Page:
Maybe… just maybe… the gap is there to remind me of my strength and of those whom I defend.







Doe to Doe

She stood—staring at me and likely wondering if I would hurt her.

I stood—wondering if she was alive or a realistic target like the one in my neighbor’s yard.

Her tail flicked and I saw a small patch of white. I turned my head and she did the same. “Ahhh, mirroring each other now.” I thought. We were mutually studying each other.

I paused my Runkeeper application on my phone. I paused the brilliant episode of The Moth podcast I was listening to at the time. The Moth often keeps me company on my walks and jogs. Slowly, I reached up to remove my headphones.

We never took our eyes off of each other.

Woman to woman, the young doe and I stared at each other. Each about a mile from our homes. She from the woods and I from my blue ranch.

I wonder what she thought about me. This weird human with legs of half purple and bright pink hooves. I probably looked like a freak in her eyes.

I wondered how long she would let me watch her. Just staring at her—Her tawny brown eyes reflected in my ocean blues. Only about twenty feet separated us.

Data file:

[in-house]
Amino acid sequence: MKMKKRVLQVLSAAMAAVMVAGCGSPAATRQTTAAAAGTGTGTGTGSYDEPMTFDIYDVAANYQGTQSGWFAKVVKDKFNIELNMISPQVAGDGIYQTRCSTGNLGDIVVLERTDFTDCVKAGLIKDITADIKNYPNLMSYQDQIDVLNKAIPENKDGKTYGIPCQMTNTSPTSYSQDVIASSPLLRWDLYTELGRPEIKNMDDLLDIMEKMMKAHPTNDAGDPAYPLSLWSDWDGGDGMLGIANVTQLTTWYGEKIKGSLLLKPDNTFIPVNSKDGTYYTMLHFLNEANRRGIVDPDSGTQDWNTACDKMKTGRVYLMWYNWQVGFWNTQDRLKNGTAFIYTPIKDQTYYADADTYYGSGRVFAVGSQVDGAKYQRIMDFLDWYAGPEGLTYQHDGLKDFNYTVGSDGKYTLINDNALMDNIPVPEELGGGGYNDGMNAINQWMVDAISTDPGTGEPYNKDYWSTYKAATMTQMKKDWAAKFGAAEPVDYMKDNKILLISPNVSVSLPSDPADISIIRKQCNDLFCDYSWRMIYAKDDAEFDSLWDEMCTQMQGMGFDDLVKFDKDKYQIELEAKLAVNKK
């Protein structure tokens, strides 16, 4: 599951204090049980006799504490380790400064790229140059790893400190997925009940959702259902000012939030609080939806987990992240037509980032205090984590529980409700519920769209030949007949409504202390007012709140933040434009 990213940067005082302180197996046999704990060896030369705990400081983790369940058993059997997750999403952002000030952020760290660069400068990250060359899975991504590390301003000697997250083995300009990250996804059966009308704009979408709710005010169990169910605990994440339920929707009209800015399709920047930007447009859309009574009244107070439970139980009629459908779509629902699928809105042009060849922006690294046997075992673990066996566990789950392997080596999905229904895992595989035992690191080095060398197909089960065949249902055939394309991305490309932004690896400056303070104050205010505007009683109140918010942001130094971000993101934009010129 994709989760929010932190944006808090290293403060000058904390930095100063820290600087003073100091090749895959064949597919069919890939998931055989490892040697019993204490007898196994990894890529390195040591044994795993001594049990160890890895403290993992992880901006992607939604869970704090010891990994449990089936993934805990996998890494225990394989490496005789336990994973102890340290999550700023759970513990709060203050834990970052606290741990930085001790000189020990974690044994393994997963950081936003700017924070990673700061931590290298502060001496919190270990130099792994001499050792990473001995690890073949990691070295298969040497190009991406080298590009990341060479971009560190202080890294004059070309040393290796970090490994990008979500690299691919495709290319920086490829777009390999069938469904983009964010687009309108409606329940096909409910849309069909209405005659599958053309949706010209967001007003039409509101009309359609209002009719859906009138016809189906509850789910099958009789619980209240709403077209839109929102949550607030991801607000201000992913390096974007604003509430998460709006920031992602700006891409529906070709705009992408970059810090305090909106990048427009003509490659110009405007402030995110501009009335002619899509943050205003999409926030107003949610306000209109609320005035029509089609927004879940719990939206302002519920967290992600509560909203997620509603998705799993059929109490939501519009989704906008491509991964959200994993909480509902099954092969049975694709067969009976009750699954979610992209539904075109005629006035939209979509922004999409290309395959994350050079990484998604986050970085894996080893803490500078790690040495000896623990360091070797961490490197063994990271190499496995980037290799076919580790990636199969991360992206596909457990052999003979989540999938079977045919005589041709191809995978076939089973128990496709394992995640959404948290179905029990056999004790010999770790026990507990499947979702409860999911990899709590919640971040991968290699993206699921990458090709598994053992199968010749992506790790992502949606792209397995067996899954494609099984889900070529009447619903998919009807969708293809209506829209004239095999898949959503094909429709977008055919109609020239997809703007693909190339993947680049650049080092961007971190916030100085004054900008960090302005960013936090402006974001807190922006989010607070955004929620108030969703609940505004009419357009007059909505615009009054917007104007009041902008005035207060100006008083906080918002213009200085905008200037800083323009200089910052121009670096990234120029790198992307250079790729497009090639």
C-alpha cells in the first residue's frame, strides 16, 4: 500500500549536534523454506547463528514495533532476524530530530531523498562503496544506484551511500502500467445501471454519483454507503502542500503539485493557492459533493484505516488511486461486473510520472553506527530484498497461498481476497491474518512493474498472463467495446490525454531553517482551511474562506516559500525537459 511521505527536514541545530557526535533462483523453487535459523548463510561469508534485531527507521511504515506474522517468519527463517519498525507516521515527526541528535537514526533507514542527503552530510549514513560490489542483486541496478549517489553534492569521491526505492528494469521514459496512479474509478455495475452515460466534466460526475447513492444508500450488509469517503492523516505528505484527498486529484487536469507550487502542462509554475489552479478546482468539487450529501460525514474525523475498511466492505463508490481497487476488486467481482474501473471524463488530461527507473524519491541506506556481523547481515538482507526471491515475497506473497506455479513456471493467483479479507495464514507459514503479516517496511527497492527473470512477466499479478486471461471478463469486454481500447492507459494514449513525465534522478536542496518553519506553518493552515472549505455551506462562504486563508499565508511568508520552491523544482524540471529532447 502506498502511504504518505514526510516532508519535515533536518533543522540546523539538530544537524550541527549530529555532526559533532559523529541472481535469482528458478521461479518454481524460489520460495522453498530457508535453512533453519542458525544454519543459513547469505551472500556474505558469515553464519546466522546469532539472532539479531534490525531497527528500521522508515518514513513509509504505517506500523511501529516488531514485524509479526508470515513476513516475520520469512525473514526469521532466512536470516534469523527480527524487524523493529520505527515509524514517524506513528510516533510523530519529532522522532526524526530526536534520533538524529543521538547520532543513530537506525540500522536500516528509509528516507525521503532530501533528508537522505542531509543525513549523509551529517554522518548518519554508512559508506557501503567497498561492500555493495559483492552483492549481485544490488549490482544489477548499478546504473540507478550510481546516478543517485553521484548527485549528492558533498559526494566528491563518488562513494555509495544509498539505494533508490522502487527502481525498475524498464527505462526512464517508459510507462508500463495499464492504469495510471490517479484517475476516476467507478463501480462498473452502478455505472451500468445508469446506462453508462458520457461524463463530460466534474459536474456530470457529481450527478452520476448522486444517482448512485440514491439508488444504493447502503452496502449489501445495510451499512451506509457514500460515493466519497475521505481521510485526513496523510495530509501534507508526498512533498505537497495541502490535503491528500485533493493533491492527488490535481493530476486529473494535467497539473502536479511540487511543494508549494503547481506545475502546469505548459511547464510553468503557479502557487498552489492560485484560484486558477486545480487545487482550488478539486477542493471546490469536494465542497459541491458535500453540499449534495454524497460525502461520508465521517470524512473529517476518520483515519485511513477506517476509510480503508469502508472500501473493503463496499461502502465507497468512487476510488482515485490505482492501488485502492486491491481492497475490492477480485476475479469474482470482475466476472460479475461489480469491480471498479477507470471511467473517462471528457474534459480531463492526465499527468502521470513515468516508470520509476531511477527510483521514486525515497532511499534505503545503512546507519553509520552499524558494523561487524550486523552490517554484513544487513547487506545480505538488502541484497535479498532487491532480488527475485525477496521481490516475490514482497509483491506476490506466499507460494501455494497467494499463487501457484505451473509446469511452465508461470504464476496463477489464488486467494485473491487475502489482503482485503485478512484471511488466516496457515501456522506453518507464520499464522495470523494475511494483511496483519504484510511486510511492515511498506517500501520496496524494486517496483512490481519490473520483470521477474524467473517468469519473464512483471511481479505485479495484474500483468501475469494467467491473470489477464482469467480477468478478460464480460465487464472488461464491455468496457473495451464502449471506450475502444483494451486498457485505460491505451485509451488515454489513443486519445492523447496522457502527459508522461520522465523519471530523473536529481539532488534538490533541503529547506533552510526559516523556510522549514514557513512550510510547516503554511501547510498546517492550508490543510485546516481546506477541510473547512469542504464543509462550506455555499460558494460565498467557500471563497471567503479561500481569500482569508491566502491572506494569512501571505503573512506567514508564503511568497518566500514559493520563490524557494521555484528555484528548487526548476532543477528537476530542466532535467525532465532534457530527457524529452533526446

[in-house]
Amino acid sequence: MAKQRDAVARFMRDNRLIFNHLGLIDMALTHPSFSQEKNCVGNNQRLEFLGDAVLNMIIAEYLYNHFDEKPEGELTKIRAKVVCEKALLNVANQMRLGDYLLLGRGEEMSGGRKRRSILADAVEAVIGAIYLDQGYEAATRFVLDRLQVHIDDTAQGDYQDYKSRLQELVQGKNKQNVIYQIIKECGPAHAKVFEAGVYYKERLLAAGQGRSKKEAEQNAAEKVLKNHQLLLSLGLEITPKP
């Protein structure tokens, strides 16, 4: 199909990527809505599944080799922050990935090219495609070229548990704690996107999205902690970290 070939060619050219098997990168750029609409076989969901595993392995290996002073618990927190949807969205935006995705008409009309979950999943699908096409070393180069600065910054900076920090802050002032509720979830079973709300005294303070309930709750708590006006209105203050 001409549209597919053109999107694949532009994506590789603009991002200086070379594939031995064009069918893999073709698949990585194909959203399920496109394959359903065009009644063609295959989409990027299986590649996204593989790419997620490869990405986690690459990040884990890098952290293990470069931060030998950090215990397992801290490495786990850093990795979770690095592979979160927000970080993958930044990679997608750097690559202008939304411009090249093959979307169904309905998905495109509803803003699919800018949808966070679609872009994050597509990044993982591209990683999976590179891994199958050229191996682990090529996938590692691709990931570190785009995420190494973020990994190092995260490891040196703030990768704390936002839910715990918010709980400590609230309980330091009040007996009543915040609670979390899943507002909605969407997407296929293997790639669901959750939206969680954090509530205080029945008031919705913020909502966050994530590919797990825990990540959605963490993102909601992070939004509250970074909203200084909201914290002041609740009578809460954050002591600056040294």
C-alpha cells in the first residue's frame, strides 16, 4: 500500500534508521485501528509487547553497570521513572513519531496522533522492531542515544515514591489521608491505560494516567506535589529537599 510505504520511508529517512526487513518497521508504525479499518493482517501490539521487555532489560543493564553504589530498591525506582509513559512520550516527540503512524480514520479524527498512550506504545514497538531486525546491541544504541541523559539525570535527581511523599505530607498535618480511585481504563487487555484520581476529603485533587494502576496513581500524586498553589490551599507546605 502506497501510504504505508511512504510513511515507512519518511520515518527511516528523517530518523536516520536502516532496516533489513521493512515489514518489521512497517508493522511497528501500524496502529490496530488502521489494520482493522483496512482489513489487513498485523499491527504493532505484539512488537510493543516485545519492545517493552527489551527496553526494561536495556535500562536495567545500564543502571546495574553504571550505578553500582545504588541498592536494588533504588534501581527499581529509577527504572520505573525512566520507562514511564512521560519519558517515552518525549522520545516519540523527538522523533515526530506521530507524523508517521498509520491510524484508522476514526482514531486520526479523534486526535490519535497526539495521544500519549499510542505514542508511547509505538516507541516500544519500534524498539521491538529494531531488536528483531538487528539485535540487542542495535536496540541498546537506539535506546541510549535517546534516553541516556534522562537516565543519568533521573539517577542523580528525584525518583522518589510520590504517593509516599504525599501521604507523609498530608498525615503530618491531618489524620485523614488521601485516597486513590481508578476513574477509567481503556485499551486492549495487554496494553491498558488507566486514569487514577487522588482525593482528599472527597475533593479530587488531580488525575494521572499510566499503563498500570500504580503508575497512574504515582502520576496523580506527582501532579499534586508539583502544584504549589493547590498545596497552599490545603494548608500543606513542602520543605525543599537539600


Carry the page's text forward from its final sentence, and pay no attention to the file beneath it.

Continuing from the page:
I moved slowly, hoping to catch a picture of the stunning lady.

She let me.

And then, as if she felt oncoming traffic before I did, she gracefully pranced into the woods. I couldn’t see her after five seconds.

That was yesterday.

I looked for my deer friend this morning and I didn’t see her. And it felt like I was missing a brunch that I had planned. Some fun was being had. Elsewhere. The where that I was not.

Seeing that deer yesterday was an uncommon joy. I walk or jog every day and I almost never see wildlife that close.

As strange as it sounds, I felt connected to her. As if she showed up just to give me a bit of uncommon joy. Maybe I was there, another somewhat vulnerable female, to show her that we weren’t all that different and humans are capable of watching beauty without destroying it.

I don’t know much about deer. I know that they are prevalent in Michigan and I know that sadly, I have hit one in the past. I’m not “against” deer hunting, but I won’t go and I don’t want to hear about it.

I now wonder if those kind of meetings between two creatures is common? Is it a female thing? Was I somehow special?

She was beautiful and for a minute, there we were…

Just a couple of does sharing a path.

Hairbrushes and Mermaid Songs

“It’s crooked!” The first girl exclaimed.

“Fix it!” The other one chirped.

“I can’t! I don’t havvvvve a brush.” Girl one begged.

“Does Cara?” Her friend asked.

“CARA!” They yelled in unison, echoing off of the bathroom walls.

“What!” The presumed Cara called back.

“Got a brush?” Girl two asked.

“I don’t know! Look in my backpack.”

“UGGGGGGHH!” Girl two groaned.


This all seemed logical to me as I witnessed this exchange today in the ladies’ room at OU. The gaggle of pre-tween/tween girls helped each other adjust their naturally beautiful hair into pop star perfect ponytails.